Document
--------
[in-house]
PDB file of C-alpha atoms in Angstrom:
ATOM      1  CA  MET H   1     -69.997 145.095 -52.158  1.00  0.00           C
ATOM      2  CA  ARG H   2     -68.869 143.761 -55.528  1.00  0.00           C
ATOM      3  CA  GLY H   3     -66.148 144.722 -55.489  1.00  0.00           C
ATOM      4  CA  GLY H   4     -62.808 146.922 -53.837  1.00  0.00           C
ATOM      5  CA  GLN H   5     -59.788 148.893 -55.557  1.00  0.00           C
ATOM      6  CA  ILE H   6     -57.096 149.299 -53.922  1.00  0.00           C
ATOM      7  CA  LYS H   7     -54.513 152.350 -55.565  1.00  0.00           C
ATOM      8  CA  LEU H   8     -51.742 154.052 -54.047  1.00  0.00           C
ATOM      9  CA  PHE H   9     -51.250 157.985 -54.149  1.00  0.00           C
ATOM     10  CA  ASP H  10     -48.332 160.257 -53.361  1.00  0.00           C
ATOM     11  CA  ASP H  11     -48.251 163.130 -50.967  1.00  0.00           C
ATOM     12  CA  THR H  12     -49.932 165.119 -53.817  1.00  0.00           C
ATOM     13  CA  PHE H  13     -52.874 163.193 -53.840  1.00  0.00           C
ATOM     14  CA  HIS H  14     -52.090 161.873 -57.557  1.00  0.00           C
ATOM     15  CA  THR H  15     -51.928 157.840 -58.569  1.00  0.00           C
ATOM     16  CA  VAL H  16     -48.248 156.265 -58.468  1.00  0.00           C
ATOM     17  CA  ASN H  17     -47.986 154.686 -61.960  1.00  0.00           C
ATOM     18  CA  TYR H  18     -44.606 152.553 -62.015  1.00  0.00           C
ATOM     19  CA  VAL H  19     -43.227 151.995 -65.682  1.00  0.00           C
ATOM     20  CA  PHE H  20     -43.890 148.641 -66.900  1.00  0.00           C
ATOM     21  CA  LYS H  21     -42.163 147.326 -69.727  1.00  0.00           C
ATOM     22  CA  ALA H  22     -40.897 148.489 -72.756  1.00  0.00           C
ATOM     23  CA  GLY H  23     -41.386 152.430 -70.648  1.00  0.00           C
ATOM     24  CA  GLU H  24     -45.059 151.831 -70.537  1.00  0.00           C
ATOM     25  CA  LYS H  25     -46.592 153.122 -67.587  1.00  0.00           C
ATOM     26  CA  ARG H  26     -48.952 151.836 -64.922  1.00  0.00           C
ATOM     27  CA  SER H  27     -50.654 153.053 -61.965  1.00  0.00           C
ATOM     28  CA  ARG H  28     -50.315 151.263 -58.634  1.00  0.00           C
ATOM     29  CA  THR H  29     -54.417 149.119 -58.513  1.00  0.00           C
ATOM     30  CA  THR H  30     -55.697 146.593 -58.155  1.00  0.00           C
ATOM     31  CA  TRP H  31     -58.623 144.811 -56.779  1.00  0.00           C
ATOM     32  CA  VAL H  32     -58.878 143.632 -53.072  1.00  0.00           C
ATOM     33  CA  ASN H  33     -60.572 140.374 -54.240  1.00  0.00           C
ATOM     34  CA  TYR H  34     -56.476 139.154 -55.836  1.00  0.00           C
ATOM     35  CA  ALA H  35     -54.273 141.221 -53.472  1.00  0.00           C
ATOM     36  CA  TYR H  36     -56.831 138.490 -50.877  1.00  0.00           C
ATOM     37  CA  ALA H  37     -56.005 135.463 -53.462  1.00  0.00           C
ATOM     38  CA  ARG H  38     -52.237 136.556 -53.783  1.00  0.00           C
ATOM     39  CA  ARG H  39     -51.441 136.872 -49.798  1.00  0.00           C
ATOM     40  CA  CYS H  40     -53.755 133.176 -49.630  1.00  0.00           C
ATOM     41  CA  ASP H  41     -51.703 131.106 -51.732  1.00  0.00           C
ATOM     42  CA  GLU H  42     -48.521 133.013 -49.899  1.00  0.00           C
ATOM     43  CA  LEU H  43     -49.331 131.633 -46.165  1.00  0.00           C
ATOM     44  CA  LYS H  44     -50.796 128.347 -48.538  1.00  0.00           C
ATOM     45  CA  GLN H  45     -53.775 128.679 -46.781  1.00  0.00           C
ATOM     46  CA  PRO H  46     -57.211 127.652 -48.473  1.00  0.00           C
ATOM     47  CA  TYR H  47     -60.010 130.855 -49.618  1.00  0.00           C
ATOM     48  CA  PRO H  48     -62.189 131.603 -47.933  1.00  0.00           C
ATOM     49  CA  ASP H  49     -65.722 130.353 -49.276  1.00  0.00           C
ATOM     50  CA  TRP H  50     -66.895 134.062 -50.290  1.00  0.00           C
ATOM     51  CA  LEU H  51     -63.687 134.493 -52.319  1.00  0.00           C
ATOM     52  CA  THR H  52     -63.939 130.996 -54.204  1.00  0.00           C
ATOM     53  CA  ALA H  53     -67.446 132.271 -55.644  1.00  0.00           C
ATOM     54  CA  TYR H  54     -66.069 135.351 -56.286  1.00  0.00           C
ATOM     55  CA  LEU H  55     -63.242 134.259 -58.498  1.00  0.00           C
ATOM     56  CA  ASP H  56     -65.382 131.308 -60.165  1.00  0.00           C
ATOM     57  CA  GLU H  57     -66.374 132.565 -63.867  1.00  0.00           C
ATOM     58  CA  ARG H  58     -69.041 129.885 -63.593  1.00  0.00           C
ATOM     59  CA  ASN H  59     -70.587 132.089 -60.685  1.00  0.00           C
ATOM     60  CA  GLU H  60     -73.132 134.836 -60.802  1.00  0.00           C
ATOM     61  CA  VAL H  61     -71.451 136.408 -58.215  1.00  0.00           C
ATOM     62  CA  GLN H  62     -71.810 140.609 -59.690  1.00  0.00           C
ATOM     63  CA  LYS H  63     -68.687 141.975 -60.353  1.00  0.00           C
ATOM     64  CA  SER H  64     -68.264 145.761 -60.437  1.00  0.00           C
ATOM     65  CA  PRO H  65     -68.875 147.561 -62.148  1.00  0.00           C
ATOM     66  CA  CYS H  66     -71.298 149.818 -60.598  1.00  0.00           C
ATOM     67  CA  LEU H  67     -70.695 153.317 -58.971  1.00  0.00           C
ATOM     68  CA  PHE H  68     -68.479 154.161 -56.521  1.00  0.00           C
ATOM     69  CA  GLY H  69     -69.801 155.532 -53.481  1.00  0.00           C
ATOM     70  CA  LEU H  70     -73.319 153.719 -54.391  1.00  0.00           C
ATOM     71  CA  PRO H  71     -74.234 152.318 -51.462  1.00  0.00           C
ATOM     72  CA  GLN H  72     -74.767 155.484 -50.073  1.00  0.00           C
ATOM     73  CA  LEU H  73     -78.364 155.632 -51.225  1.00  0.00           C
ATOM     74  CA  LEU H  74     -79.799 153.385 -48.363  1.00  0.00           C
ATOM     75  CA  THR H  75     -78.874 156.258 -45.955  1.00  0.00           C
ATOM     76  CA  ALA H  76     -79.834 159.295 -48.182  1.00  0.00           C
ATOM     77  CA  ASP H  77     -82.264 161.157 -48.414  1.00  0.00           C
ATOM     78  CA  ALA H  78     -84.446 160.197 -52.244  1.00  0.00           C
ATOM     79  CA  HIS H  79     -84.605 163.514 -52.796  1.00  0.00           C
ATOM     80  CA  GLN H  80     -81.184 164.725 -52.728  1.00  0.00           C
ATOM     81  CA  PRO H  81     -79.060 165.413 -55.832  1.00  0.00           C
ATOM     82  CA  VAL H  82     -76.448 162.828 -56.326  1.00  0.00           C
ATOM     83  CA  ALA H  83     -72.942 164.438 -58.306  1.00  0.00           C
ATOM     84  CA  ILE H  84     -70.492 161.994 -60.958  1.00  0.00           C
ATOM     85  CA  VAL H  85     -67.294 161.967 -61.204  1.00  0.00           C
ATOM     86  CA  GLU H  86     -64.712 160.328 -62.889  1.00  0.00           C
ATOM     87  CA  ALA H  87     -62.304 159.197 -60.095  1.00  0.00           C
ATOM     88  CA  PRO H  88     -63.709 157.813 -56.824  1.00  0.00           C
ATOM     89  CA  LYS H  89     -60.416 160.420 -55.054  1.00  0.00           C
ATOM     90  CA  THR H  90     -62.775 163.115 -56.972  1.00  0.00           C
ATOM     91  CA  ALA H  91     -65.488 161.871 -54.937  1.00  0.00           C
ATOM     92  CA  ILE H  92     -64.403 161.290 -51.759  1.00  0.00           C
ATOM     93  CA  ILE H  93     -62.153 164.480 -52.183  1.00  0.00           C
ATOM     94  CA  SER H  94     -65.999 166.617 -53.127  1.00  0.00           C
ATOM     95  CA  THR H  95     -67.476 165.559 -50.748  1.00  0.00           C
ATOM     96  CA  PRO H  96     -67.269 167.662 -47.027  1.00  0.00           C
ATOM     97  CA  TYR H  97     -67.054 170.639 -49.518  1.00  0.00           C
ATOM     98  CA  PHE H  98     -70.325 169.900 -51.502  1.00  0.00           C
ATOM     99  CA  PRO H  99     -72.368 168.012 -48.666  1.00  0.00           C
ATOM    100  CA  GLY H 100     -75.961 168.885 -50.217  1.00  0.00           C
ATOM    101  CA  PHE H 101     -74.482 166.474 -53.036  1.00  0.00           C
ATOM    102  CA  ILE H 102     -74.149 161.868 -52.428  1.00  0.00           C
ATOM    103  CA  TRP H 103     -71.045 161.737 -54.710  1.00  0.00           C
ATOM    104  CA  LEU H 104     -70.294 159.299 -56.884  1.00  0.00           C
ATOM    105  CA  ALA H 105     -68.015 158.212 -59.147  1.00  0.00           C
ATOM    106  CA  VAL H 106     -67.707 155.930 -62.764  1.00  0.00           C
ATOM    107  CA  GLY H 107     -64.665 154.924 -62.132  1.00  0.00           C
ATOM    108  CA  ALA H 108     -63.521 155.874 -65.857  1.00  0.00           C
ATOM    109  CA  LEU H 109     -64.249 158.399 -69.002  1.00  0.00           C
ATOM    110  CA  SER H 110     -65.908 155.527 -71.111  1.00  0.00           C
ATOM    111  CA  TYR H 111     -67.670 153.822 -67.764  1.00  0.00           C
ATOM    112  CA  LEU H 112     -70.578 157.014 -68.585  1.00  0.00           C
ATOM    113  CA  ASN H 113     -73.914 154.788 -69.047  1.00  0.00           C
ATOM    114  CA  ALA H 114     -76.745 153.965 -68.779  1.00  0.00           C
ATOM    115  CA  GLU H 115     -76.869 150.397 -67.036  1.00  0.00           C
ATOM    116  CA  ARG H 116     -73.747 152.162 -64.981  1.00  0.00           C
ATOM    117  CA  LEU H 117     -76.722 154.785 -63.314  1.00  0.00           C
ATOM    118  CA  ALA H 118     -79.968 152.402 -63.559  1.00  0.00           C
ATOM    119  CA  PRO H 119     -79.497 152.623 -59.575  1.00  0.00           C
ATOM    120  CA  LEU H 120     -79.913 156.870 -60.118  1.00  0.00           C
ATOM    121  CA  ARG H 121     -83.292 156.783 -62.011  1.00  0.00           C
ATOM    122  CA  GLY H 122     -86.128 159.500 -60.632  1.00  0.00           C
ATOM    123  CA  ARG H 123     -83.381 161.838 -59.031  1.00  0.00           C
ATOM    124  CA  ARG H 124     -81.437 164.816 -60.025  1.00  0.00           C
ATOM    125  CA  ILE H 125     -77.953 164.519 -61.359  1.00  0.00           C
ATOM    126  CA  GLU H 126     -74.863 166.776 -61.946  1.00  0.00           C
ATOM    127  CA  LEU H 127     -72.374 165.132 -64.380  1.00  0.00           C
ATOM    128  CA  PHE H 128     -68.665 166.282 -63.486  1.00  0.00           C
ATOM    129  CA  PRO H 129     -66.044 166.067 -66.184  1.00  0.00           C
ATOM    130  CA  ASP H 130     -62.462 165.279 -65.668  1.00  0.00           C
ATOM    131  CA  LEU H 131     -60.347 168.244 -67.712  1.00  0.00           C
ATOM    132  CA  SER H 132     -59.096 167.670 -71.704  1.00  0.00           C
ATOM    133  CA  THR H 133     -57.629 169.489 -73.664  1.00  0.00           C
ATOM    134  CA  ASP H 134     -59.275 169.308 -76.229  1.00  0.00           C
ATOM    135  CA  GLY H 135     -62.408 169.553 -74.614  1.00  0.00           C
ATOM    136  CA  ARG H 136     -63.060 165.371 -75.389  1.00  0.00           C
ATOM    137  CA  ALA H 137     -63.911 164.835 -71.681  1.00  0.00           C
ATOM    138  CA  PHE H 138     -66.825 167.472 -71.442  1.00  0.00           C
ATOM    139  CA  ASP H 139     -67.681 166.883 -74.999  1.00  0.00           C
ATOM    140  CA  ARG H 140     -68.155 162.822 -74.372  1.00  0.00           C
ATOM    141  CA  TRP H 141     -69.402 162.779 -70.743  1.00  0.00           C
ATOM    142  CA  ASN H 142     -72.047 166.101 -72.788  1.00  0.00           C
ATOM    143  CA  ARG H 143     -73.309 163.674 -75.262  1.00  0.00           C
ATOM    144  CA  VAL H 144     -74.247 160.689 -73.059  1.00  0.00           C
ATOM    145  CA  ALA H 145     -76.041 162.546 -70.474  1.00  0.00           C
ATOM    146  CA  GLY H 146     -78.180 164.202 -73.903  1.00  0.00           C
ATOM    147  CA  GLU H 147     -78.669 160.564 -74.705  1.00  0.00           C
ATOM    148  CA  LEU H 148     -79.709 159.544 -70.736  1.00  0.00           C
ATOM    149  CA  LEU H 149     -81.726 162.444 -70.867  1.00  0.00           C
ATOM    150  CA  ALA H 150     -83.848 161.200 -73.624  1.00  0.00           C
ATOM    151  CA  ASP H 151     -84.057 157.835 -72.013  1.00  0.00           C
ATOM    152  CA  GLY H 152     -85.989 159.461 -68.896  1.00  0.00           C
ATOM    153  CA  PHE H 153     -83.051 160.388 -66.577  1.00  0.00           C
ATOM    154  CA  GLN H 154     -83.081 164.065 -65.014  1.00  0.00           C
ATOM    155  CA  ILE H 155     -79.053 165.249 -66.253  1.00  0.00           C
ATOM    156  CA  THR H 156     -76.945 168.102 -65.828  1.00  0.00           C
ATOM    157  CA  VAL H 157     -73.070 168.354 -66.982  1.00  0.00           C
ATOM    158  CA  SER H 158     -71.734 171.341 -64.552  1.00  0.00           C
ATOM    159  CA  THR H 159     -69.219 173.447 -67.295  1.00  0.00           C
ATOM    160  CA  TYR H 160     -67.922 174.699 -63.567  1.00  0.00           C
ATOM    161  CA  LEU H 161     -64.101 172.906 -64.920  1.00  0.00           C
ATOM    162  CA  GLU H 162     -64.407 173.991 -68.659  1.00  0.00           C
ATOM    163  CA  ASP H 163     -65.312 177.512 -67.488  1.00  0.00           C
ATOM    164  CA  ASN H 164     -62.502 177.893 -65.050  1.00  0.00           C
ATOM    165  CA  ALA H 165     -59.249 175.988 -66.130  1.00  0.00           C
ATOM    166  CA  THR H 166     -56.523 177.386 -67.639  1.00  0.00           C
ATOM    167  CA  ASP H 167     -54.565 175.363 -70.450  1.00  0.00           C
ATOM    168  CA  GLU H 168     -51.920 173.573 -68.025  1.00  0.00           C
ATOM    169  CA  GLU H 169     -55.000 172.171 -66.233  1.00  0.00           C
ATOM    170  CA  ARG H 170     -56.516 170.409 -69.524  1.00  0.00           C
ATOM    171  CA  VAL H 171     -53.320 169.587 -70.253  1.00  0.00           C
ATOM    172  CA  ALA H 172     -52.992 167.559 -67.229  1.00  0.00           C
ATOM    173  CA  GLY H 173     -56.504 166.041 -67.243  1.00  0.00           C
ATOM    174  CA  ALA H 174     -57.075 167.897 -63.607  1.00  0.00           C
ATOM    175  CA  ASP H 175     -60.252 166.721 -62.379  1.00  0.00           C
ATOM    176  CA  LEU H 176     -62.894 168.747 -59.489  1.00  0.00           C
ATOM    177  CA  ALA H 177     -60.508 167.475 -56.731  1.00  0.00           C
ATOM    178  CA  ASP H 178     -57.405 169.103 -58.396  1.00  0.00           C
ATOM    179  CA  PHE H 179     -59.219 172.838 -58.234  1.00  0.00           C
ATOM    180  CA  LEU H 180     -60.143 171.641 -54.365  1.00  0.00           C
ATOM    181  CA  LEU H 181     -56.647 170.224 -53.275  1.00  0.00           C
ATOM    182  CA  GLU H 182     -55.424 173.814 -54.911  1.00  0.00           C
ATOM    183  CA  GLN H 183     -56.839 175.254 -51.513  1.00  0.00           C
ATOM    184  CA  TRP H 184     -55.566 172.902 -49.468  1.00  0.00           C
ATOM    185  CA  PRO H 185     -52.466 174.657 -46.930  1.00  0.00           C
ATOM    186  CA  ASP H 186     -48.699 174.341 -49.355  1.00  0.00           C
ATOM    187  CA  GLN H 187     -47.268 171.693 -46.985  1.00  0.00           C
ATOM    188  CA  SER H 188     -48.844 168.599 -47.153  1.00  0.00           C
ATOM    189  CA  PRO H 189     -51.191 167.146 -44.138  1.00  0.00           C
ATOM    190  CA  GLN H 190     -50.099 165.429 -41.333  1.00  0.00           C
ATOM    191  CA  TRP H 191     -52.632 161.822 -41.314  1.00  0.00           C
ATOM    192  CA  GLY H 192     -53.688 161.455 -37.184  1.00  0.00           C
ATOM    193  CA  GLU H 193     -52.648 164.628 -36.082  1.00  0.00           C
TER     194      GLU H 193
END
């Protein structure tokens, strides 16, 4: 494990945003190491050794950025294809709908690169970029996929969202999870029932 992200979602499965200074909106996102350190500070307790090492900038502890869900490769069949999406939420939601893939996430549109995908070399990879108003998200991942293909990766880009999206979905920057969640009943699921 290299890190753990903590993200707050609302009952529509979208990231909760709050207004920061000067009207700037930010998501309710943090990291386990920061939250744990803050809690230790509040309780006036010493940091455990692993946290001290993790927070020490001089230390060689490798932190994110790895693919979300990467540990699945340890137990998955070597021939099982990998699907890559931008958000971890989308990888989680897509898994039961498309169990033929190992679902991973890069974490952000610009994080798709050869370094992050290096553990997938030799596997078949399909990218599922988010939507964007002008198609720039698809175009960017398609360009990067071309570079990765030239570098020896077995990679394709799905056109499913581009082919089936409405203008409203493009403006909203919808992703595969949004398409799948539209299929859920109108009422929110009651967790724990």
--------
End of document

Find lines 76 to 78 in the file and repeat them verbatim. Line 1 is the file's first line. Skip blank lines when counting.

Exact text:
ATOM     74  CA  LEU H  74     -79.799 153.385 -48.363  1.00  0.00           C
ATOM     75  CA  THR H  75     -78.874 156.258 -45.955  1.00  0.00           C
ATOM     76  CA  ALA H  76     -79.834 159.295 -48.182  1.00  0.00           C